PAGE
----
In Jeff Baena’s zom-com Life After Beth, she plays Erica Wexler, the virtuous family friend of Zach Orfman’s (DeHaan). Zach’s dead girlfriend, Beth (Plaza), has recently returned from the grave as the zombie girlfriend from hell. If Zach leaves her line of sight for a moment, she flies into a rage—smashing car windows with her fists, burning down beach huts and, in one scene, forcing her warm-blooded paramour to have sex with her. Erica is the foil to the unstable, decaying Beth—a kind, virtuous, smooth-skinned girl next door. And Kendrick, oozing charm, turns a prolonged cameo into a very agreeable supporting turn. In one of the film’s finest moments, she’s confronted by a jealous Beth in the parking lot of a diner and nails her character’s simultaneous sense of shock and annoyance. That the two actresses are off-screen BFFs only sweetens the deal.
She shows a different side in The Voices, filmmaker Marjane Satrapi’s (Persepolis) impressive dark, dark comedy. The movie centers on Jerry (Ryan Reynolds), a mentally disturbed loner who, when he’s not working a menial job at a bathtub factory, speaks with his genial dog and evil cat (the animals talk back). Jerry seems like a just another troubled, lonely soul—that is, until he murders his crush (Gemma Arterton), the self-proclaimed “office hottie” from accounting. Kendrick plays Jenny, another gal who works in accounting and harbors a secret crush on the “mysterious” Jerry, who ignores her. Eventually, the timid Jenny works up the courage to ask Jerry out, and what’s meant to be another kill transforms into a surprisingly touching trip to the weirdo’s childhood home. It’s a tough tone to nail but Kendrick does, helping the film achieve the right balance of horror and romance. Later, when she pops by Jerry’s place to surprise him, Kendrick does something extraordinary, shifting from excited, smitten girlfriend to horrified witness to desperate prey in the blink of an eye.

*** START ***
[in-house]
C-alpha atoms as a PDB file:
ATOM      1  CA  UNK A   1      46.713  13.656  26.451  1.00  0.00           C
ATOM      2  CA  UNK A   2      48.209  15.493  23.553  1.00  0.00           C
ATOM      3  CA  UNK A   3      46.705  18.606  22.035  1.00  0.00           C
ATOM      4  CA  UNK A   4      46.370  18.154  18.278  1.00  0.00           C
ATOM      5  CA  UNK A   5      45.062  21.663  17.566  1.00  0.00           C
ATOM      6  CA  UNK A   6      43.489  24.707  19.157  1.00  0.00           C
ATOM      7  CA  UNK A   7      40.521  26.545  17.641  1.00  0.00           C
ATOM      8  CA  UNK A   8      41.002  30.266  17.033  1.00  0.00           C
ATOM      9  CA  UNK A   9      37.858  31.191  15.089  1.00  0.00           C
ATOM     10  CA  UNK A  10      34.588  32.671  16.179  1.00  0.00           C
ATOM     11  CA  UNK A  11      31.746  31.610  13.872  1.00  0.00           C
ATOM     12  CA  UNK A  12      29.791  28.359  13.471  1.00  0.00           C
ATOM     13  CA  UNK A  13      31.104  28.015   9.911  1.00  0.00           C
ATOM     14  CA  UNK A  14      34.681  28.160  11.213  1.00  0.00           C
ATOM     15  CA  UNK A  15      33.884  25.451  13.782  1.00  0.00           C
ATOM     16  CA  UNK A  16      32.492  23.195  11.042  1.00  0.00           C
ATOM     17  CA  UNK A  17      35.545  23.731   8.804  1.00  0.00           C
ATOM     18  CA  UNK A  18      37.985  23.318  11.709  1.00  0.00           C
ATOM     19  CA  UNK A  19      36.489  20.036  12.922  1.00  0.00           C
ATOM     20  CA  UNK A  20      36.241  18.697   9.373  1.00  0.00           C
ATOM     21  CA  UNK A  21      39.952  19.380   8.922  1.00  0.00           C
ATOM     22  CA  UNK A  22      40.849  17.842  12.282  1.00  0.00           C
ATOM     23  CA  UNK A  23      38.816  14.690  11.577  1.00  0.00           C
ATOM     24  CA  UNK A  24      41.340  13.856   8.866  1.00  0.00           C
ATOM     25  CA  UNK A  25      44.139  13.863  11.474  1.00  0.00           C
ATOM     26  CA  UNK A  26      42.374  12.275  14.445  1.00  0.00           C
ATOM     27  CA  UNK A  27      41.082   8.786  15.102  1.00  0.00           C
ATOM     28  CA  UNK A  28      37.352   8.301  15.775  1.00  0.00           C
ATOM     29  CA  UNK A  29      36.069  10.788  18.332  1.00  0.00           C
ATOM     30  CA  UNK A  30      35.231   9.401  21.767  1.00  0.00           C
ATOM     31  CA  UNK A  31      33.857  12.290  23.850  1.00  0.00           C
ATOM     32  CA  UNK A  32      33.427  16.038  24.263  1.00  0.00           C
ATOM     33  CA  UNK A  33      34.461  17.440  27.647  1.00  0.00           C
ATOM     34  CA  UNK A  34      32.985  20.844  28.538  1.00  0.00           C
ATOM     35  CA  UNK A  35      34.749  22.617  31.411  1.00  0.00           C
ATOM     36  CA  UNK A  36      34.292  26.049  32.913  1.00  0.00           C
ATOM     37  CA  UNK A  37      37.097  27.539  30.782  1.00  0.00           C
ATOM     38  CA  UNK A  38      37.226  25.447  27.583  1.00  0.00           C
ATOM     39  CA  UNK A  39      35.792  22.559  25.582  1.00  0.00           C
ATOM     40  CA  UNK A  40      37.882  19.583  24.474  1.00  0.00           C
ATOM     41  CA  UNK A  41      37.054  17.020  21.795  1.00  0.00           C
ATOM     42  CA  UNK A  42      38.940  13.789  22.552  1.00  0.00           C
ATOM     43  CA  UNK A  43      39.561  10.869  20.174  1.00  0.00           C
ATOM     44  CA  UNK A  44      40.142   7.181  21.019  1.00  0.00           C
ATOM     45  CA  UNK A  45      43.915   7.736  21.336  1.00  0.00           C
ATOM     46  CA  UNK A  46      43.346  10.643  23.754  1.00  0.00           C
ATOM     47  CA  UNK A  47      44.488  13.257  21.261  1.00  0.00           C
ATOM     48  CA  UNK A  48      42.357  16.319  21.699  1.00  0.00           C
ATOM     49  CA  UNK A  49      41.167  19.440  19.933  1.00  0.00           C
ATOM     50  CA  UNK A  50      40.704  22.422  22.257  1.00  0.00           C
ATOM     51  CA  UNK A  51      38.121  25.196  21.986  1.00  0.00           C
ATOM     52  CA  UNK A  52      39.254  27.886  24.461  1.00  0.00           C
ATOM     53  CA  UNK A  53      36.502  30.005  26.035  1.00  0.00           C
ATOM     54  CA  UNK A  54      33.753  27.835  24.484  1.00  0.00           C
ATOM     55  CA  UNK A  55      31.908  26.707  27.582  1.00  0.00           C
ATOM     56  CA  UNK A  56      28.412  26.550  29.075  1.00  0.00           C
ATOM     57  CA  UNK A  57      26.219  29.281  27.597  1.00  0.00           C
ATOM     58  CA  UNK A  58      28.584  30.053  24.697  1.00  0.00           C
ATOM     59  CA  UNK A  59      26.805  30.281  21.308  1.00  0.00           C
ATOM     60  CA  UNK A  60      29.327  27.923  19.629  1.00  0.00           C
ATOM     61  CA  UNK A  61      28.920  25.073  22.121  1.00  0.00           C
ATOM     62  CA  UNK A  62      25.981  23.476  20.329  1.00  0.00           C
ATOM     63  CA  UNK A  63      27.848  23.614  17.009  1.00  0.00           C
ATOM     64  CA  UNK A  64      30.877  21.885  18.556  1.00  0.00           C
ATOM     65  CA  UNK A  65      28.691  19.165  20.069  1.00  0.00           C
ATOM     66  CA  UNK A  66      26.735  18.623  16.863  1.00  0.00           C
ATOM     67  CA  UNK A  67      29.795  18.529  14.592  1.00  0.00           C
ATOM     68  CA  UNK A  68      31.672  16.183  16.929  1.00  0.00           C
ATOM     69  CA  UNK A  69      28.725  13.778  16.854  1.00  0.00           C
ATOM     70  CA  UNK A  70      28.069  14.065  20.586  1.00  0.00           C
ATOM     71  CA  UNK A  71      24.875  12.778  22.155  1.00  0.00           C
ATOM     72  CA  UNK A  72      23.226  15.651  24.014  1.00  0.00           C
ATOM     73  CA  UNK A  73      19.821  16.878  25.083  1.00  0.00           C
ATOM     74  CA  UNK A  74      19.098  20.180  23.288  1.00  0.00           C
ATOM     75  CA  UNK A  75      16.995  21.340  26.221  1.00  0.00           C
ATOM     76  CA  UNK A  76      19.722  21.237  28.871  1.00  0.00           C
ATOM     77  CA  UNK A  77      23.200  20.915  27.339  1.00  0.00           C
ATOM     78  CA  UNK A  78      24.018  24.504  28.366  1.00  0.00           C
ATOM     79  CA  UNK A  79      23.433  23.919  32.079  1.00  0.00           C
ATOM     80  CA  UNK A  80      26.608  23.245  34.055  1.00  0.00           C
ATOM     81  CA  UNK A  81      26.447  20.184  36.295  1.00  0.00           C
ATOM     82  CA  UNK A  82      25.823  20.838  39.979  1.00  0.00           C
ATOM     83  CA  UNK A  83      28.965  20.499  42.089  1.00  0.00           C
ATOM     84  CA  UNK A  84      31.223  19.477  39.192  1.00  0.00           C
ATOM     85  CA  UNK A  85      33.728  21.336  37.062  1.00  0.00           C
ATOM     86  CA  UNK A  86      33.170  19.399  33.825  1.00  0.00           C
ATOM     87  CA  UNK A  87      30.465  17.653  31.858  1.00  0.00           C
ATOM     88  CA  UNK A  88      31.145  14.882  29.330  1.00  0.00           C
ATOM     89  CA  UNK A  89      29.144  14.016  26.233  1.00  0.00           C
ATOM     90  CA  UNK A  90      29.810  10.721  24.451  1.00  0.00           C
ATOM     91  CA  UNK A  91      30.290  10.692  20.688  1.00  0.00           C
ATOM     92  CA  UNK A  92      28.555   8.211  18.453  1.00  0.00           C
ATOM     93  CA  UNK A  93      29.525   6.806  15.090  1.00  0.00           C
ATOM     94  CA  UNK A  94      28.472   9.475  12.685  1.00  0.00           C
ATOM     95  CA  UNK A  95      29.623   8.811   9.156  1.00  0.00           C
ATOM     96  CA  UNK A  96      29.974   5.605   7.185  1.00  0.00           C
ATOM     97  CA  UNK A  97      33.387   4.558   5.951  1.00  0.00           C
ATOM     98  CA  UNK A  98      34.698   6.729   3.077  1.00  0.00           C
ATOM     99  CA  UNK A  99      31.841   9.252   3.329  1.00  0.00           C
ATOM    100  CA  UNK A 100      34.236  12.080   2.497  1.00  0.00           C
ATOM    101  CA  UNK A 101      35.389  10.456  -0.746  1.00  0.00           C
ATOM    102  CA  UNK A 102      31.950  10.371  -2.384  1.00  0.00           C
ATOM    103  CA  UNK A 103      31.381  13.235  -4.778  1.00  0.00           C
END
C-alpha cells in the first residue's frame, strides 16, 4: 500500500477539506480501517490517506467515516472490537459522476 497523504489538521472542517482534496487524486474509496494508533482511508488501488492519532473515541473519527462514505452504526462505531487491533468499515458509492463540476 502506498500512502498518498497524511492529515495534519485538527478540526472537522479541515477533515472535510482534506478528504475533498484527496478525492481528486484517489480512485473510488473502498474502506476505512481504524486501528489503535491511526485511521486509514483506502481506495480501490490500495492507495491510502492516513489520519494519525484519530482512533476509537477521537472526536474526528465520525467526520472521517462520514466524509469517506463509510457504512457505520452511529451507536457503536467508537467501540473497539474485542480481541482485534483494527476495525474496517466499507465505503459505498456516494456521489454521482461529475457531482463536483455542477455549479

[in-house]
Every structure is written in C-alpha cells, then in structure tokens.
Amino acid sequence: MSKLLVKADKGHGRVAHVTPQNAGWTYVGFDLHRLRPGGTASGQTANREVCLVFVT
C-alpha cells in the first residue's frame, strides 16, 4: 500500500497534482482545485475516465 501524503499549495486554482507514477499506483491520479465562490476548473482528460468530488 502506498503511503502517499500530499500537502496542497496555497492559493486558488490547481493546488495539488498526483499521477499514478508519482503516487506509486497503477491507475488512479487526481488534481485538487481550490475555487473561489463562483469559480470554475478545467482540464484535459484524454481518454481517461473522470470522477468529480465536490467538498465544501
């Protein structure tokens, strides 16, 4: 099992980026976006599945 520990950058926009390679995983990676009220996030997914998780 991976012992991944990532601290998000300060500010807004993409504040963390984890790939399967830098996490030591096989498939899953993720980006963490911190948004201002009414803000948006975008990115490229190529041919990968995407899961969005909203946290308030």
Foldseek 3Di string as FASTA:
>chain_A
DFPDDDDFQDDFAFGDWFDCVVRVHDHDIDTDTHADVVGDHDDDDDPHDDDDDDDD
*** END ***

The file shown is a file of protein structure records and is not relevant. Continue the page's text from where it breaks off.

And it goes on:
The most impressive performance of the bunch is in Happy Christmas. It reunites Kendrick with filmmaker Joe Swanberg, who directed her in last year’s underrated comedy Drinking Buddies. Here, instead of the prim and proper lightweight, she plays Jenny, the selfish—and self-destructive—younger sister of Jeff (Swanberg). It’s as if her character in Up in the Air quit her job and started hitting the bottle—hard. After a rough break up, Jenny crashes at Jeff’s house, and her hard-partying ways soon draw the ire of Jeff’s wife, Kelly (Melanie Lynskey). One night, she visits a house party with her partner in crime, Carson (Lena Dunham), and drinks so much she ends up passing out first on the hostess’s bed, and then on the floor. Later, when her new flame (Mark Webber) refuses to go home with her, she drinks an entire bottle of booze, smokes a bunch of pot, and almost burns the house down. Jenny is, like Jeff says, “a piece of shit.” She’s a largely vacuous, 27-year-old gal who abuses booze and drugs to numb herself, and doesn’t give a damn about anyone but herself. It’s a pretty reprehensible character, but Kendrick somehow makes us root for her. Despite her myriad faults and generally terrible behavior, we want her to get her act together, find love, and be a person of substance—as opposed to someone who abuses them. It’s the finest turn of the young actress’s career, and deserves awards consideration down the line.
So, if you have to single one actor out from this year’s Sundance, it’s Kendrick.
She seemed to be enjoying it, too, judging by this amazing photo of her and Plaza after-hours.